Schizophrenia is a psychotic disorder, often long-lasting, which may lead to marked changes in a person’s perception of reality.

Schizophrenia overview
Schizophrenia is caused by an imbalance in the chemicals facilitating the communication between neurons in the brain, leading to the perception (seeing/hearing/thinking) of things that are not real. The factors that create this imbalance are not fully understood.

Schizophrenia is a common form of severe mental illness that carries a notable ‘stigma’ and is often misunderstood. People with schizophrenia experience disturbed thoughts, emotions and behavior, and they find it difficult to judge reality.1 This can have a major impact on the life of the individual and his/her family.

Schizophrenia is characterized by episodes of psychosis (losing touch with reality) in between periods of blunted emotions and withdrawal.Schizophrenia symptoms can be defined by what are known as positive symptoms and negative symptoms, along with cognitive symptoms, mood symptoms, and motor symptoms.

Positive symptoms - The symptoms that occur during the episodes of psychosis are known as ‘positive symptoms’ and include thought disorder, delusions (false beliefs, often with paranoia), and hallucinations – mainly hearing voices. These symptoms are often accompanied by anxiety, depression and excessive activity – moving around constantly and becoming agitated.

Negative symptoms - In contrast, the episodes of withdrawal consist of ‘negative symptoms’. These include reduced emotions, less fluency of speech, poor capacity to plan, initiate and/or persist in activities, and reduced feelings of pleasure or interest. Negative symptoms are usually responsible for problems with social interaction and daily activities.

Epidemiology and burden
The World Health Organization estimates that over 21 million people suffer from schizophrenia, making it one of the top 20 causes of disability worldwide.2 Schizophrenia affects people regardless of race, culture or social class. It typically starts in early adulthood (from age 20)but it can develop at any age. Schizophrenia affects both men and women, although men tend to develop the condition slightly earlier in life.The chance of an individual developing schizophrenia during his or her lifetime is approximately 1%.3

Schizophrenia is also amongst the most financially costly illnesses in the world and, together with other psychotic illnesses, has been shown to account for 1.5% (UK), 2% (Netherlands, France) and 2.5% (US) of total national healthcare budgets.5-6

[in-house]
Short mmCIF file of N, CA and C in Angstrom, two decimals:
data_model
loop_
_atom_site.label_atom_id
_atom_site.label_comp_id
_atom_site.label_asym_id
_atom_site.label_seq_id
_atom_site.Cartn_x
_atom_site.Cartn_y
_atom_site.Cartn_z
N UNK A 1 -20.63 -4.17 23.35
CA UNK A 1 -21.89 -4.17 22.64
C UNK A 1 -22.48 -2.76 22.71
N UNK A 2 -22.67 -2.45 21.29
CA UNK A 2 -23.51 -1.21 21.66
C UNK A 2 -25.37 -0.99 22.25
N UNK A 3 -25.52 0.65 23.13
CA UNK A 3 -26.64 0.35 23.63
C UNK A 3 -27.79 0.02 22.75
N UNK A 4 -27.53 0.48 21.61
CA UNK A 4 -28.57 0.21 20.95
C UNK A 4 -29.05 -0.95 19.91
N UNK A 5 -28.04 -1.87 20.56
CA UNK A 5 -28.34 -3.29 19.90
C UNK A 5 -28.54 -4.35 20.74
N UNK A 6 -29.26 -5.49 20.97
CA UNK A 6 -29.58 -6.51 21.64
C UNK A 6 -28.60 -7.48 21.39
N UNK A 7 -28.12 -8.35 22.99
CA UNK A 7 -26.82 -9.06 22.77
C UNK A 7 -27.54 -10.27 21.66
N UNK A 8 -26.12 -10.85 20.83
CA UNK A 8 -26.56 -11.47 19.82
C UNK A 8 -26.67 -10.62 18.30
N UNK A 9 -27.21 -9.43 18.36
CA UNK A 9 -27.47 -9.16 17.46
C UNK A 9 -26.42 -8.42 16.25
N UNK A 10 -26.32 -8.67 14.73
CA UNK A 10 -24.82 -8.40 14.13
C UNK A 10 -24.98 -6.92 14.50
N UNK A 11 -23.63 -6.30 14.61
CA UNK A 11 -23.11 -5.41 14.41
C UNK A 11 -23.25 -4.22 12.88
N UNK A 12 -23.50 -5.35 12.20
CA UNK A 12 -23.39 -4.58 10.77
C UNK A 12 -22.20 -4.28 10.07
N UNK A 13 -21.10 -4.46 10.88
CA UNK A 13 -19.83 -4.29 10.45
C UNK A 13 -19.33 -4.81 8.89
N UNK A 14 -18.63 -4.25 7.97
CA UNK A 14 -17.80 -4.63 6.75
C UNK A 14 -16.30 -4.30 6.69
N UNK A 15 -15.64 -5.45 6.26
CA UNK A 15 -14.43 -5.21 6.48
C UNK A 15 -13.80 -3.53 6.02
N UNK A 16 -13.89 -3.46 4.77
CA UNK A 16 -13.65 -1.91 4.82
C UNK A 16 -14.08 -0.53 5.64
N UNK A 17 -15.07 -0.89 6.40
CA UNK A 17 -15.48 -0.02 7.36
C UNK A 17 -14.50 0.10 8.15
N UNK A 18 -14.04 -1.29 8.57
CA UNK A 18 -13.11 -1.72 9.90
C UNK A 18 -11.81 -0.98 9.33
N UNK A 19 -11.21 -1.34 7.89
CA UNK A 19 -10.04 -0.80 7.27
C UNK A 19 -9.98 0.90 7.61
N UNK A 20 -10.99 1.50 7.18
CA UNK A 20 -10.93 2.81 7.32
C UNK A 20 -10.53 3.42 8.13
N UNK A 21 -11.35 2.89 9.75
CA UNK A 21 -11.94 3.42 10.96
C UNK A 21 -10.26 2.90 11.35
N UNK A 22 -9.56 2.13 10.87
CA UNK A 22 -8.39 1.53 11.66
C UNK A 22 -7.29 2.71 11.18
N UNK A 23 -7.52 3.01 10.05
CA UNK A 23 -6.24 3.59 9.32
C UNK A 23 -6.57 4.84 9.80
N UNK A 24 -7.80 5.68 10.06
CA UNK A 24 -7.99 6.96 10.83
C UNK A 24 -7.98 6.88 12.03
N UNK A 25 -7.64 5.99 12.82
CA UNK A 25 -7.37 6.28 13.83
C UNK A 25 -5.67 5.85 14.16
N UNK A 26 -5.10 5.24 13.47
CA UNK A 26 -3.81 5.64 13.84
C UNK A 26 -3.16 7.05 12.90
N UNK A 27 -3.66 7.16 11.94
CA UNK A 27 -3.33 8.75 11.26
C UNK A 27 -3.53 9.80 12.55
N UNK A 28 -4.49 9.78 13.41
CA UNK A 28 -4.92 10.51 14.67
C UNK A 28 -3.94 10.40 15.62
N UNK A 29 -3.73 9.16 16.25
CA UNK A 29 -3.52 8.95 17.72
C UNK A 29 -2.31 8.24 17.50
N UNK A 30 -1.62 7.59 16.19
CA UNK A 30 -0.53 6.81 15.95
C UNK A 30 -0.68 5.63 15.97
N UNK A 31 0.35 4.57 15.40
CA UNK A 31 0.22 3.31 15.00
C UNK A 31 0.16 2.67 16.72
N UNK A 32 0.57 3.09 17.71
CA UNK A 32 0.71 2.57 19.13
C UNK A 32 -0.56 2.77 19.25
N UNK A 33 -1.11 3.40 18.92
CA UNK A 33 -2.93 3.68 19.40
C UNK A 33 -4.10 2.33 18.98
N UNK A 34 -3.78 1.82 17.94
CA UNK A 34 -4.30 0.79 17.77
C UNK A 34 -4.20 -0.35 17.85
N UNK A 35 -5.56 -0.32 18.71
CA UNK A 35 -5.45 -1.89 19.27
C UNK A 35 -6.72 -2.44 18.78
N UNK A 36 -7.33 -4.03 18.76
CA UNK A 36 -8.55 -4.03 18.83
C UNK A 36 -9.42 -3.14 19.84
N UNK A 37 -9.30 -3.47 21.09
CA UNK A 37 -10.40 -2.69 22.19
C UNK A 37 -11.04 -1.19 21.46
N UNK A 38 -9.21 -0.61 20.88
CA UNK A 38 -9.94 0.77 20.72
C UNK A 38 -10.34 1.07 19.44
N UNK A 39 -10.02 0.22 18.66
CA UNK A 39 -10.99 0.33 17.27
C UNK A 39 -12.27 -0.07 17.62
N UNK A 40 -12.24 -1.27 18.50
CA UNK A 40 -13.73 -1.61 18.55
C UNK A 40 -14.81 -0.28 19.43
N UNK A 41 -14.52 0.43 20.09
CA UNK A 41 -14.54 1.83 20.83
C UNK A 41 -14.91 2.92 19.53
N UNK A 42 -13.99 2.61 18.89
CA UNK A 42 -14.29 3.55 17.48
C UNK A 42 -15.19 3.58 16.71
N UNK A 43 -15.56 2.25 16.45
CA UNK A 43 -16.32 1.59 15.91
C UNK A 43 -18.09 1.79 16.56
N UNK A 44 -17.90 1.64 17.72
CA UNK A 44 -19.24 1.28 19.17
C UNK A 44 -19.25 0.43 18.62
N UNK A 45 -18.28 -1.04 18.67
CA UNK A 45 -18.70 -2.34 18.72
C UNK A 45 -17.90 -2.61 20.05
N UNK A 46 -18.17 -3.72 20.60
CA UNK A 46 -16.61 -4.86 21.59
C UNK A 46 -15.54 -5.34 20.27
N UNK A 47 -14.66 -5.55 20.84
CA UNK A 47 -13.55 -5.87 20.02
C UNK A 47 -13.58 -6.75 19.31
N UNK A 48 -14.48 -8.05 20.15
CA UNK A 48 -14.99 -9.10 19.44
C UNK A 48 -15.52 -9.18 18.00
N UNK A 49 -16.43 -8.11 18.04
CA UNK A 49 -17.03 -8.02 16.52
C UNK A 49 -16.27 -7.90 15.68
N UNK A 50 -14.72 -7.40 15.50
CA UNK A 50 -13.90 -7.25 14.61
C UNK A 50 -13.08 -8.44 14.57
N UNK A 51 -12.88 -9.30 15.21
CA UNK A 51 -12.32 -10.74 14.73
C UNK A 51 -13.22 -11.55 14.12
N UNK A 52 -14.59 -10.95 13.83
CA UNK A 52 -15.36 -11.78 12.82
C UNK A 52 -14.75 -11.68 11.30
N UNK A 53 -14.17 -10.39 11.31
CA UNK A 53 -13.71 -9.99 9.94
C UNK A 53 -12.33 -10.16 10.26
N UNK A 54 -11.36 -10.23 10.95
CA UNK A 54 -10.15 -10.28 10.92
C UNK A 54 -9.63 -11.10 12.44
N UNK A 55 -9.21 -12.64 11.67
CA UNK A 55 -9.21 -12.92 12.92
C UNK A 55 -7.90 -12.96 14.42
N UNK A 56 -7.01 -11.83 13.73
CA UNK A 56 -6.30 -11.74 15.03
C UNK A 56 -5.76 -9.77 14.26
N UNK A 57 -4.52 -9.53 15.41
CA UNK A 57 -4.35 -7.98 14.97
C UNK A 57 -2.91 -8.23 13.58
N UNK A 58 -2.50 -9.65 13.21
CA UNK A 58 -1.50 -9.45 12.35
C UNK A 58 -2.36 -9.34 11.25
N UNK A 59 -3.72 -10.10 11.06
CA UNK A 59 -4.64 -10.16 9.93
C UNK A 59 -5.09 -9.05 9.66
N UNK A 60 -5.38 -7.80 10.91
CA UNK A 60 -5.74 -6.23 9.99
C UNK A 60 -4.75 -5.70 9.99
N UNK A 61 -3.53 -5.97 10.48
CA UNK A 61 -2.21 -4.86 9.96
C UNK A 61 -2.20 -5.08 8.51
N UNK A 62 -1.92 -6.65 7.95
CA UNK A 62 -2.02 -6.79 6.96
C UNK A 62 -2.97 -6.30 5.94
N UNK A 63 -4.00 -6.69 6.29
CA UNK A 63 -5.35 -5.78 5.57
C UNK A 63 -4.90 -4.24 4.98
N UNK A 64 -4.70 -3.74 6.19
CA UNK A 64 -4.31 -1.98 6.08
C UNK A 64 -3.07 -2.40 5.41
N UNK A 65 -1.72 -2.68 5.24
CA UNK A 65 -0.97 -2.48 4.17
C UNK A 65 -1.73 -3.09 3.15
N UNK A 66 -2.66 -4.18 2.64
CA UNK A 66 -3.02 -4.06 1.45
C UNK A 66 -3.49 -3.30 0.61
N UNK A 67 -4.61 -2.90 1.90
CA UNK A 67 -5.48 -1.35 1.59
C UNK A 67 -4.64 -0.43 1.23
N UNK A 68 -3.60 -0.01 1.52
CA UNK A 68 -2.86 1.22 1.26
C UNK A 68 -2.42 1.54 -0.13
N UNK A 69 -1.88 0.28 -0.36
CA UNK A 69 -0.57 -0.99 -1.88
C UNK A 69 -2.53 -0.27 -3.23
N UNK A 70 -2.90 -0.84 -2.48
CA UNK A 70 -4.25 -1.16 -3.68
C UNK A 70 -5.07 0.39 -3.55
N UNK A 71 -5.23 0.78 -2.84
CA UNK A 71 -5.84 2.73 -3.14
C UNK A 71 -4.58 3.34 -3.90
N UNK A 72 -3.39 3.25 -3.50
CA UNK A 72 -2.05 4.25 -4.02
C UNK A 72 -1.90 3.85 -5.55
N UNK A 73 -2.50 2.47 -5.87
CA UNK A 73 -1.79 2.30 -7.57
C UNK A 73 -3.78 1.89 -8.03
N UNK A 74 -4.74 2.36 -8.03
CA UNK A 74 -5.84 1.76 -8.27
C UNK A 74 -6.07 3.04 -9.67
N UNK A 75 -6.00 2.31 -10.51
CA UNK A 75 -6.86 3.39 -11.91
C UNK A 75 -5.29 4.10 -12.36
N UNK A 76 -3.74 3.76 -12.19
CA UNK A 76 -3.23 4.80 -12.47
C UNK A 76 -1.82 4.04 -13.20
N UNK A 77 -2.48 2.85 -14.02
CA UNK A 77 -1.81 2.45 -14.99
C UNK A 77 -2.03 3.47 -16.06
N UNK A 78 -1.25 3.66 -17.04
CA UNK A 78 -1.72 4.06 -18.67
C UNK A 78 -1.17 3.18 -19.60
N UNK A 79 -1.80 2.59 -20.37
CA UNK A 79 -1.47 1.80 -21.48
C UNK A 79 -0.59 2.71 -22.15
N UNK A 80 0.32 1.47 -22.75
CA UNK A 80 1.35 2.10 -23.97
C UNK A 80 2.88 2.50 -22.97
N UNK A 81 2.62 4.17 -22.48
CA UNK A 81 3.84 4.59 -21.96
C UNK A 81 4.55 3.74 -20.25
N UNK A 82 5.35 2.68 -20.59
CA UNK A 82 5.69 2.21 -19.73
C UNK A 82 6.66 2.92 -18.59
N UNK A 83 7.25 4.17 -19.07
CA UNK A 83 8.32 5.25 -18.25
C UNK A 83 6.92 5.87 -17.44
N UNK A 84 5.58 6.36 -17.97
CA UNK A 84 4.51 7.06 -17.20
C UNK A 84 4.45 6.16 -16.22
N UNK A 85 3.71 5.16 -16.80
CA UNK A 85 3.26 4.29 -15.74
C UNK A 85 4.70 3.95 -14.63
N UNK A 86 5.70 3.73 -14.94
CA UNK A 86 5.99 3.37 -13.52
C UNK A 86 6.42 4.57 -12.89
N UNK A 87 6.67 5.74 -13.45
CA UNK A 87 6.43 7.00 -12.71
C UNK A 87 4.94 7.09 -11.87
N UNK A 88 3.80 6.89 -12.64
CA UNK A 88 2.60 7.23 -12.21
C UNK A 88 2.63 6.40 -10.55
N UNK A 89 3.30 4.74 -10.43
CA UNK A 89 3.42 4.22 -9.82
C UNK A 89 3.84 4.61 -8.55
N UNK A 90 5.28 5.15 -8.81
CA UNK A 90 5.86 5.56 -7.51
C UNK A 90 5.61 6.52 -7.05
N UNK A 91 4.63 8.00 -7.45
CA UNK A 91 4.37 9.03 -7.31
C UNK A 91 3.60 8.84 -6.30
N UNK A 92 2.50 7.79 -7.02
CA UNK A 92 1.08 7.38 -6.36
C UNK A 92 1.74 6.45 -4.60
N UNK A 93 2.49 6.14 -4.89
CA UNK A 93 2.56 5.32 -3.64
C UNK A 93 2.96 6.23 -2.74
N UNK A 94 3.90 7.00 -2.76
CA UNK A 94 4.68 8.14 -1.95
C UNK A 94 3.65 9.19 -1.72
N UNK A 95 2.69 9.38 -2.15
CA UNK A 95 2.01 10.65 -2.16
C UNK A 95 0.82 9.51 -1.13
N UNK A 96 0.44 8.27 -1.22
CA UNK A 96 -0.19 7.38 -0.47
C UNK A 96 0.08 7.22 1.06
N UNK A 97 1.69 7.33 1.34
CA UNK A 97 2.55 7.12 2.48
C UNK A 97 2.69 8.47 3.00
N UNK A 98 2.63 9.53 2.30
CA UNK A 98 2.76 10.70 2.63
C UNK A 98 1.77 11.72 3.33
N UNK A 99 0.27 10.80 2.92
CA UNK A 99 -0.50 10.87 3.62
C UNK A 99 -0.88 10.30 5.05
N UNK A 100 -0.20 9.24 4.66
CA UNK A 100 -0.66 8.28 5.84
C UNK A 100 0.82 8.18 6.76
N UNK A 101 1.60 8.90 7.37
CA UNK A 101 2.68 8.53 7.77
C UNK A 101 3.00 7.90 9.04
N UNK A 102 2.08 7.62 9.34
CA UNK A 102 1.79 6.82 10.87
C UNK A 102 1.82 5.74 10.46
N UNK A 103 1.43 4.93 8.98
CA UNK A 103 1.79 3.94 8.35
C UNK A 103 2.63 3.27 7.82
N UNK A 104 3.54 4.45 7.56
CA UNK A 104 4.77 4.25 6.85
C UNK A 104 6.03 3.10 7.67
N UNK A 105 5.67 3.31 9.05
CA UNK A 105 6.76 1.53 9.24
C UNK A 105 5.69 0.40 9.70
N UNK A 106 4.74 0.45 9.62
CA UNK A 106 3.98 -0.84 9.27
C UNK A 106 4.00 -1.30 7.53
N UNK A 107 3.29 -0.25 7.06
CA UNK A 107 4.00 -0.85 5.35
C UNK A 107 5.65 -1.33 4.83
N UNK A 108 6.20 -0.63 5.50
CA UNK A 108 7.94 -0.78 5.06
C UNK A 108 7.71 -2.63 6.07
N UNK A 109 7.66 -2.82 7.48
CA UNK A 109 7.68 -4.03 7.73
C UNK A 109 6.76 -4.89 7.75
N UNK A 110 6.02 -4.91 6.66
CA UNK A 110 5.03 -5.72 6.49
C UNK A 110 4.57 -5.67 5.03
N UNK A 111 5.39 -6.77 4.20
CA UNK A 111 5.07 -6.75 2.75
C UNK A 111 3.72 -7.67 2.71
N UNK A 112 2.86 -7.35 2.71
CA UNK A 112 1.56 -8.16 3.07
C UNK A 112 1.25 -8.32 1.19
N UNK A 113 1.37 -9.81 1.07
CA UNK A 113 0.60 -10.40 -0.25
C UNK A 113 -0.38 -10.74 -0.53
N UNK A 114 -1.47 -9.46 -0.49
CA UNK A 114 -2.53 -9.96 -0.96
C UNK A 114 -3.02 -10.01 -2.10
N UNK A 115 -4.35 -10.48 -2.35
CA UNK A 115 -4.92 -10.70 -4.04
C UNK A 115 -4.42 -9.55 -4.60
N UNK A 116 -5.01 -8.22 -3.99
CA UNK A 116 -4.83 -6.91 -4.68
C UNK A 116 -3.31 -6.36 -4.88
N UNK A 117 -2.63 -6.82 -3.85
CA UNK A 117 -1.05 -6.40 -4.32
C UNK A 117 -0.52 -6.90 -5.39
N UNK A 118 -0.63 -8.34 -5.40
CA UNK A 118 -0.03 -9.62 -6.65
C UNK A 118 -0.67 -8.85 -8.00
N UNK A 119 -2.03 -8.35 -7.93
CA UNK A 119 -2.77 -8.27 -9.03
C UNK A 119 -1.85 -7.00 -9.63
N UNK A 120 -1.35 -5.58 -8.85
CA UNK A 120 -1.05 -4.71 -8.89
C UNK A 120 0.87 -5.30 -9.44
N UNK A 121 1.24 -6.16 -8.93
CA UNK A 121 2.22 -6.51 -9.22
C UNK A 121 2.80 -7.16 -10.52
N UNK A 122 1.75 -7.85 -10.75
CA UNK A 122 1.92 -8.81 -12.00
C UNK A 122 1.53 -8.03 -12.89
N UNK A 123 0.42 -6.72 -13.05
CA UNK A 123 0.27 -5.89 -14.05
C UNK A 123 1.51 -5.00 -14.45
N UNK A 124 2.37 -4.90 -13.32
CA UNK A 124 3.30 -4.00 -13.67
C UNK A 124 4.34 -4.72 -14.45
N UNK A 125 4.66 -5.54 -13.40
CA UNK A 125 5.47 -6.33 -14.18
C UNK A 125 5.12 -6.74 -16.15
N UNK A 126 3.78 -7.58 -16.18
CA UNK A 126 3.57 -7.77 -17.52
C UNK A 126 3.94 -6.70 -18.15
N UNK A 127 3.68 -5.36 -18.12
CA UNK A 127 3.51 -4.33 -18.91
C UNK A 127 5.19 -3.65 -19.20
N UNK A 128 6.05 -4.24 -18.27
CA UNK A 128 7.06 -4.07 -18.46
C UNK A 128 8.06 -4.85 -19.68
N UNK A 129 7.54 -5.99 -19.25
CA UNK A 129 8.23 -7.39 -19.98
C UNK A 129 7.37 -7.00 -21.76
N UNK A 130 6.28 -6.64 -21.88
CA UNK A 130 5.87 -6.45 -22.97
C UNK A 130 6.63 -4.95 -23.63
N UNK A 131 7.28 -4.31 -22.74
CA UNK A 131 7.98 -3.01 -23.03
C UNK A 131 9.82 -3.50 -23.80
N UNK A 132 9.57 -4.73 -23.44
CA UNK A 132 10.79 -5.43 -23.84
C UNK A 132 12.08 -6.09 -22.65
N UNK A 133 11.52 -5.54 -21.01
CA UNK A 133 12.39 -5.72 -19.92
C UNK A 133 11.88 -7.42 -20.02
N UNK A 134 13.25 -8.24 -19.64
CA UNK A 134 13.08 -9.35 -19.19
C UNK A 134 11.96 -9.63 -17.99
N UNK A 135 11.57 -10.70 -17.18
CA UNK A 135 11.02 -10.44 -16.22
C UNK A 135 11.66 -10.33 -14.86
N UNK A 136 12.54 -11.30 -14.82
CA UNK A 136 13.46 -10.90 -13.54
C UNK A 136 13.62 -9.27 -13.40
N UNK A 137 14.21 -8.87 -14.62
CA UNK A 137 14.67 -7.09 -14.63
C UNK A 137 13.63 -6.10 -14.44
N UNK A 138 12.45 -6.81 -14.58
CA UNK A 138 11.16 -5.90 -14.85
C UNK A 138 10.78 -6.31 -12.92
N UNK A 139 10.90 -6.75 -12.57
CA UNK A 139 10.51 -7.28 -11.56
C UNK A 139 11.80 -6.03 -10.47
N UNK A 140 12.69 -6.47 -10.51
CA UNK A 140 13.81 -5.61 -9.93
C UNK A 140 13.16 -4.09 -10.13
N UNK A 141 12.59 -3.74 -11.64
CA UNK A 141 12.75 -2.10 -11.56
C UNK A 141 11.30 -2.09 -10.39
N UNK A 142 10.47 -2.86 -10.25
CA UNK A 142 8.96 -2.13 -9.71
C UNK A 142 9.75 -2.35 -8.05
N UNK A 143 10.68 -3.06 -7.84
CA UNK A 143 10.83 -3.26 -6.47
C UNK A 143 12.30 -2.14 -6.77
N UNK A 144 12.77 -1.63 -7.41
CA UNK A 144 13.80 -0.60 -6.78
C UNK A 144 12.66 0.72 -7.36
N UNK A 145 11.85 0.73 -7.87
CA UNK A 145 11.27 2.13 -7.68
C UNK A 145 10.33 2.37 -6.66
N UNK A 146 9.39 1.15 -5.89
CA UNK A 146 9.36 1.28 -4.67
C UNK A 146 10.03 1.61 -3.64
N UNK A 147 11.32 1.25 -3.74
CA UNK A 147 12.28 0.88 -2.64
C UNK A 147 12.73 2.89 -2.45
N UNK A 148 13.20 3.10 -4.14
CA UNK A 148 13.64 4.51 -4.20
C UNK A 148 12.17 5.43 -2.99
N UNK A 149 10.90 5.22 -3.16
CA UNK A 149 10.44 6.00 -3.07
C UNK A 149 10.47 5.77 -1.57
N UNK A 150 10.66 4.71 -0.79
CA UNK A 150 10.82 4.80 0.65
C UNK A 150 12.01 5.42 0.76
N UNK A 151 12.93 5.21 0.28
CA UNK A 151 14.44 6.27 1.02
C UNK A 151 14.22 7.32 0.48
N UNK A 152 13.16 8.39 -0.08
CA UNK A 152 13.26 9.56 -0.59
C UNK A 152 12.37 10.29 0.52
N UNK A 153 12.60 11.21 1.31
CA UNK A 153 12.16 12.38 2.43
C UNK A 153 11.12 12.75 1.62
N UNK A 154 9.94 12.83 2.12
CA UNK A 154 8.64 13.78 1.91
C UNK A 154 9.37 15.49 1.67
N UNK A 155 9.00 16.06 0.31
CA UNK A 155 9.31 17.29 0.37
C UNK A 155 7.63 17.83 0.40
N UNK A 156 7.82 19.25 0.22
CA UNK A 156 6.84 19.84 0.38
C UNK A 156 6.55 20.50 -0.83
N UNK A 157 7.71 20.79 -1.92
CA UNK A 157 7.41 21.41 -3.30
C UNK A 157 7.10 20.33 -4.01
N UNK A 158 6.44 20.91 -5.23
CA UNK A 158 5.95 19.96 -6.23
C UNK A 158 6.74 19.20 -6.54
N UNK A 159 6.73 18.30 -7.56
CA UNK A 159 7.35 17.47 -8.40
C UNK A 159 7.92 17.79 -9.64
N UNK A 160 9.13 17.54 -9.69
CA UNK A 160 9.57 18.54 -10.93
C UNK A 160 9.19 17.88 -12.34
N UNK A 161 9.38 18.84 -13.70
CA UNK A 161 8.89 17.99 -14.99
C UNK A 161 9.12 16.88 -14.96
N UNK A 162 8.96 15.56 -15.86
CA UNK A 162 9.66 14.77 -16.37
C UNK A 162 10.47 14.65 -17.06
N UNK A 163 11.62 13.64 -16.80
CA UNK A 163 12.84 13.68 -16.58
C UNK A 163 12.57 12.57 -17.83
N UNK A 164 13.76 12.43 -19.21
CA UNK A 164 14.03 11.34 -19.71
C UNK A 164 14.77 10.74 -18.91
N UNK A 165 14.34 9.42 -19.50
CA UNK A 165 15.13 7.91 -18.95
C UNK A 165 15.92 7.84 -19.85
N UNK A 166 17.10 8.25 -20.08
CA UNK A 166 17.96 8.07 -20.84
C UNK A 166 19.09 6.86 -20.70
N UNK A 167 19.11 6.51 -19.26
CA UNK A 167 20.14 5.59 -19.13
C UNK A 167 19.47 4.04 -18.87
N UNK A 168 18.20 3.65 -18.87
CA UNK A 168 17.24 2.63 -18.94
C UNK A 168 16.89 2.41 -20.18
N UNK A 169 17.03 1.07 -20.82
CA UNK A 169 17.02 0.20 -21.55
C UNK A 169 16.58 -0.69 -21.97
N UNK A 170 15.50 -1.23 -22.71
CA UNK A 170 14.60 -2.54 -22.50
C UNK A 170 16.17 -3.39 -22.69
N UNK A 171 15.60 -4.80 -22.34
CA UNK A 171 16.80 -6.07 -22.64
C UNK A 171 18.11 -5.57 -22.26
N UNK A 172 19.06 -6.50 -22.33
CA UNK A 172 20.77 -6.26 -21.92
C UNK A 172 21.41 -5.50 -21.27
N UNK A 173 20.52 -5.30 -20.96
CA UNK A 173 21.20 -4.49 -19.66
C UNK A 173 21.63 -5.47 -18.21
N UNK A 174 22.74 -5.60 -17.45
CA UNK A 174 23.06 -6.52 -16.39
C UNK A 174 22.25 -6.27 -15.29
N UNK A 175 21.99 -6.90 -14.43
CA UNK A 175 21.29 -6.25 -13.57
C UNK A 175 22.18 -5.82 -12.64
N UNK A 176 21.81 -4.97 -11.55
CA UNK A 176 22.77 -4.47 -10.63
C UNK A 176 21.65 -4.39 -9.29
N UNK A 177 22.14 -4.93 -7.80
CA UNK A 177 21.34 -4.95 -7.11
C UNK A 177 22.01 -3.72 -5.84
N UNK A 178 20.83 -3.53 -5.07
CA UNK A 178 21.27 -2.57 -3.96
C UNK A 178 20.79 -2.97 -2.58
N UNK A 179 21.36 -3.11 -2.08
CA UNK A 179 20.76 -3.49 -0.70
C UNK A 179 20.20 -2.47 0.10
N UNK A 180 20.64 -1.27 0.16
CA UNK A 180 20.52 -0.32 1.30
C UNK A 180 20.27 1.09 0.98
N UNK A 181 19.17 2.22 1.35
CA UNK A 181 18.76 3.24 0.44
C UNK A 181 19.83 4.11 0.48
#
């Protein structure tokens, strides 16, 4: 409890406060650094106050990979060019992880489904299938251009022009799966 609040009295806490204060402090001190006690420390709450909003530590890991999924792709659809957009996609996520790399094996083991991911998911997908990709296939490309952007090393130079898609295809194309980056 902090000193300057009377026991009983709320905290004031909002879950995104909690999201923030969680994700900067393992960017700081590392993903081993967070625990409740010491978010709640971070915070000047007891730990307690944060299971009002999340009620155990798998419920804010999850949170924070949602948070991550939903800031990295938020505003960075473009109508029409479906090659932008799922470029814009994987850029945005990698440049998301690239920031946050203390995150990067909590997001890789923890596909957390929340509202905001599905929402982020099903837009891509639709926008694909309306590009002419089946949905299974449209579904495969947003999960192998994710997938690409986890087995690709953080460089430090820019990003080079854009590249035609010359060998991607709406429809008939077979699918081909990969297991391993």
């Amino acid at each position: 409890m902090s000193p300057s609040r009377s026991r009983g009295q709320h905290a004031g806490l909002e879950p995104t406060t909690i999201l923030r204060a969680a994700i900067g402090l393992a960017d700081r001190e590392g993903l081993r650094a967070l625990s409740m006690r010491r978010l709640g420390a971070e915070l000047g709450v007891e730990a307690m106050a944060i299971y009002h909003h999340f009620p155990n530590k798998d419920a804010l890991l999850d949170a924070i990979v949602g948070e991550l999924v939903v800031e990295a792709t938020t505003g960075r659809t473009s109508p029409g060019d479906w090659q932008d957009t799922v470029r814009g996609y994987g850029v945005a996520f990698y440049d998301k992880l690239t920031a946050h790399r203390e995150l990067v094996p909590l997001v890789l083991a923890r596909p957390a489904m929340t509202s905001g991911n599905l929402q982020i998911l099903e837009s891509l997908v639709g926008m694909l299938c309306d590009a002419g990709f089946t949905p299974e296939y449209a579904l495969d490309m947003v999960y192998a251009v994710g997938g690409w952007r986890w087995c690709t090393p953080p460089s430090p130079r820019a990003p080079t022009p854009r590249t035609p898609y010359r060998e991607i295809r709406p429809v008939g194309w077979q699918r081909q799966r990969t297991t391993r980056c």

Diagnosis and care
People who are concerned that they – or their loved ones – are experiencing symptoms of schizophrenia should see their doctor for help and advice. Schizophrenia is diagnosed using both patient interviews and may involve discussions with loved ones. There are numerous assessment scales that can also be used to help identify the symptoms, and severity of schizophrenia.

Schizophrenia requires treatment. With appropriate treatment it’s possible to substantially reduce the symptoms associated with schizophrenia, and to recognize the ‘risk factors’ or ‘warning signs’ of a pending relapse. Treatment usually consists of a combination of medication and psychosocial therapy, with a period in hospital often necessary for care and monitoring during psychotic episodes.


  1. American Psychiatric Association. Diagnostic and statistical manual of mental disorders, 5th edition (DSM-5). Washington, D.C.: American Psychiatric Association; 2013.
  2. World Health Organization. Schizophrenia fact sheet, 2018. Available at Accessed November 2018.
  3. Tsuang MT, Farone SV. Schizophrenia. Second edition. Oxford University Press Inc., New York: 2005.
  4. Ochoa S, Usall J, Cobo J, Labad X, Kulkarni J. Gender differences in schizophrenia and first-episode psychosis: a comprehensive literature review. Schizophr Res Treatment. 2012;2012:916198.
  5. Lindström E, Eberhard J, Neovius M, Levander S. Costs of schizophrenia during 5 years. Acta Psychiatr Scand Suppl. 2007;116(435):33–40.
  6. Rössler W, Salize HJ, van Os J, Riecher-Rössler A. Size of burden of schizophrenia and psychotic disorders. Eur Neuropsychopharmacol. 2005;15(4):399-409.
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